The night was reaching its peak at the old tavern on Conjuror's Row. Inviting orange light spilled out of the windows and onto the street. The air inside was mildly opaque, both in the sense that smoke billowed from the pipes of relaxing adventurers and that the atmosphere of the place was one that begged for anonymity. It was for this reason that the nymph lounging in one corner frequented the place. Her gaze shifted continually around the room as she nursed her drink: an amber-colored brew that never seemed to empty.
Between muscled adventurers locked in performative competitions of strength and the boisterous laughter of patrons getting too relaxed, a slender figure entering the tavern managed to catch the nymph’s eye. It seemed familiar to her. The nymph’s orange eyes narrowed, trying to place the wispy figure. It was drifting in her direction, weaving through the bawdy and raucous crowd. Familiarity was not something that she was used to in her line of work. After all, the whole point was to help people disappear. She worked alone and had no repeat customers, either. Who was there to feel familiar? Troubled, she pursed her lips into a thin green line as the human took the seat across from her. This accursed alcohol, she thought. Obscuring my immortal memories.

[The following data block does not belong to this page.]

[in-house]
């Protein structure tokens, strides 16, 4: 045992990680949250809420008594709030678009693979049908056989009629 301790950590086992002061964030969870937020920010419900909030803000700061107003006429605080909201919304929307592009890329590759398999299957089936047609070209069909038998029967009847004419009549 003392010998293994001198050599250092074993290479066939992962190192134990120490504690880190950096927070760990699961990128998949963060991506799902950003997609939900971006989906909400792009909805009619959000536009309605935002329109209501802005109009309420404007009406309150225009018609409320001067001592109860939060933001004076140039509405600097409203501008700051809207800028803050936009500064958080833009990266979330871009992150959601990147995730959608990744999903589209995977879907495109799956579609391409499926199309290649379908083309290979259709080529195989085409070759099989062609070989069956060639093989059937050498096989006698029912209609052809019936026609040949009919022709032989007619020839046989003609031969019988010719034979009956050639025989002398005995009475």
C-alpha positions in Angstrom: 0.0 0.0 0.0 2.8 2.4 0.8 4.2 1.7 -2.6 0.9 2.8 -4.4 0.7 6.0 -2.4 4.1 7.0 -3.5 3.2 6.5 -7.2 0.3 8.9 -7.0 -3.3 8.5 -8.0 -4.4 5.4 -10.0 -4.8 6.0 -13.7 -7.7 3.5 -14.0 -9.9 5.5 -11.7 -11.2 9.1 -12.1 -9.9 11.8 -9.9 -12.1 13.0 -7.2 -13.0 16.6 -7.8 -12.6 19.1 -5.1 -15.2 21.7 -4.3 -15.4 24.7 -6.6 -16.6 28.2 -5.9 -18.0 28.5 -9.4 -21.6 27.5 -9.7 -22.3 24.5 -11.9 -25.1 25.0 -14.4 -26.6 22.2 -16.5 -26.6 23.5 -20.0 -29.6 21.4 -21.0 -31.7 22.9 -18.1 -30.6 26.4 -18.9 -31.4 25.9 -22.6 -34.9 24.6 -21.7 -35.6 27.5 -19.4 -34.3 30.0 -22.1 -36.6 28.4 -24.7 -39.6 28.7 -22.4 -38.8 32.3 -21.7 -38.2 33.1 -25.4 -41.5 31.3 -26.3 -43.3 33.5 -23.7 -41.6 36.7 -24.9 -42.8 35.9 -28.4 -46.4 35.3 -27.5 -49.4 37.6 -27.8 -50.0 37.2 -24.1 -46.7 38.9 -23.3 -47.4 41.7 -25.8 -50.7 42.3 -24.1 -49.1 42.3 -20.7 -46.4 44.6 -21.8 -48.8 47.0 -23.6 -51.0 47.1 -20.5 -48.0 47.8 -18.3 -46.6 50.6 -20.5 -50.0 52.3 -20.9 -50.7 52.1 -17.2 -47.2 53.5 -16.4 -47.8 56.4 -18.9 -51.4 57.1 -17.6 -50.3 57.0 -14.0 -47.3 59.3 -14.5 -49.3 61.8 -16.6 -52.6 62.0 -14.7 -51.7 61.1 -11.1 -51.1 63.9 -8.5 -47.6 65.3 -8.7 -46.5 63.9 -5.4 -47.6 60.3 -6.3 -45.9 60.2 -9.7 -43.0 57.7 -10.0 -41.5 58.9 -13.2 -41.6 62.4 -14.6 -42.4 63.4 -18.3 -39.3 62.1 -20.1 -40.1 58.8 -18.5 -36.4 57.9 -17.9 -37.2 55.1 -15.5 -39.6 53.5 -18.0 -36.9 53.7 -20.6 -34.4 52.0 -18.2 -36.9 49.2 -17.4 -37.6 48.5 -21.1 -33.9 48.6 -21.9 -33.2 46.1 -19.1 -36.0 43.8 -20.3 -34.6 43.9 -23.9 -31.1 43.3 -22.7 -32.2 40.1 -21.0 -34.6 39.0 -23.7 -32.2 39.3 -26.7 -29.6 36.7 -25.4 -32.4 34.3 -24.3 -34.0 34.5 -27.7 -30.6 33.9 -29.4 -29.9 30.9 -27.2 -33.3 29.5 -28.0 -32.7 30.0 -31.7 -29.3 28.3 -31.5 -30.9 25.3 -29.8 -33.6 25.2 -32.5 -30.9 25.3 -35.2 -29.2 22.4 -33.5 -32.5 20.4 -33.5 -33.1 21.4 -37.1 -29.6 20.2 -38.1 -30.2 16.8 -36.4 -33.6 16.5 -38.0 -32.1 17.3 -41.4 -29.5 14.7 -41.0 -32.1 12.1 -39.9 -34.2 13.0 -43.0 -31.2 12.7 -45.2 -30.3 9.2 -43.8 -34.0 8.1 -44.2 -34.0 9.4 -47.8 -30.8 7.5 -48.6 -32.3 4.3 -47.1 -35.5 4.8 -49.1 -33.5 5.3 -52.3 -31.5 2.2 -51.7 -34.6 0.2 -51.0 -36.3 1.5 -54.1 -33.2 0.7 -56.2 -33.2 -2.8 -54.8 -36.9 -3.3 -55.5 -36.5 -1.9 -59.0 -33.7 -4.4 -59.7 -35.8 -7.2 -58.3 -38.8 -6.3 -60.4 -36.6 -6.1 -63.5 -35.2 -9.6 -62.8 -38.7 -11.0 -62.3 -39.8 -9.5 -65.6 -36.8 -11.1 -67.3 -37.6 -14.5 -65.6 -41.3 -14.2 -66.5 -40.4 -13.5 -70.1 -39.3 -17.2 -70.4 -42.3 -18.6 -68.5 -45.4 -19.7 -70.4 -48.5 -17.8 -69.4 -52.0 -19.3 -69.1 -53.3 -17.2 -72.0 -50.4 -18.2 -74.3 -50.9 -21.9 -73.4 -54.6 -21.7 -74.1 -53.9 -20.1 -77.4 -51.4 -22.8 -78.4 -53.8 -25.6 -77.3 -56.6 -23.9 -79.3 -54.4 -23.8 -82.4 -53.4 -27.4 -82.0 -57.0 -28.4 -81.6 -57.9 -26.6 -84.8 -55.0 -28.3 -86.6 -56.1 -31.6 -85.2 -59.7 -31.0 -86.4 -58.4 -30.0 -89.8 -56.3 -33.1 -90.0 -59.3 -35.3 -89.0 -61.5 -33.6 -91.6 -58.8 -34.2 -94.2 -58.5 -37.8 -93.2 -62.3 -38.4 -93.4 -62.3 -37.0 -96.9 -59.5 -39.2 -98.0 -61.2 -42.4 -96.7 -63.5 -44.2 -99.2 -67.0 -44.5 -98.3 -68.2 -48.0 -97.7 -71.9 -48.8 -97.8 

“And to whom,” she said, her voice sounding something like a hiss and a spring breeze, “do I owe this pleasure?”
“Icashi Goodmatron of Matrdon, novice adventurer,” the human said, offering their hand in greeting.
“You ought to be more careful giving your name out around these parts, traveler,” the nymph warned, though the name pricked at the borders of her mind.
Icashi blinked, their hand falling. “And why’s that?”
“Do you not know that Fae abound in these parts? Or, more specifically, what they can do with a name?” the nymph frowned. ”Maybe you do not,” she added, seeing Icashi’s face grow blank in ignorance.
“I don’t suppose you mean to enlighten me?”
“The Fae can get up to all manner of mischief with a person,” the nymph explained, “if they should only possess their true name. Goddesses only know what purposes an ill-intending Fae might have for a...” she scanned the human’s delicate-looking body. “A person such as yourself.”
“Aren’t nymphs such as yourself Fae as well?” Icashi asked.
“Lucky for you, I did not ask for your name in a way that required you to give it to me.”
“But you now know my name, don’t you?”
“Ah, yes.” She smiled, a smile with pointed teeth. “But a Fae must possess your name, must own it. Had I asked ‘May I have your name?’ it would be a different story.”
“I see.” Icashi frowned.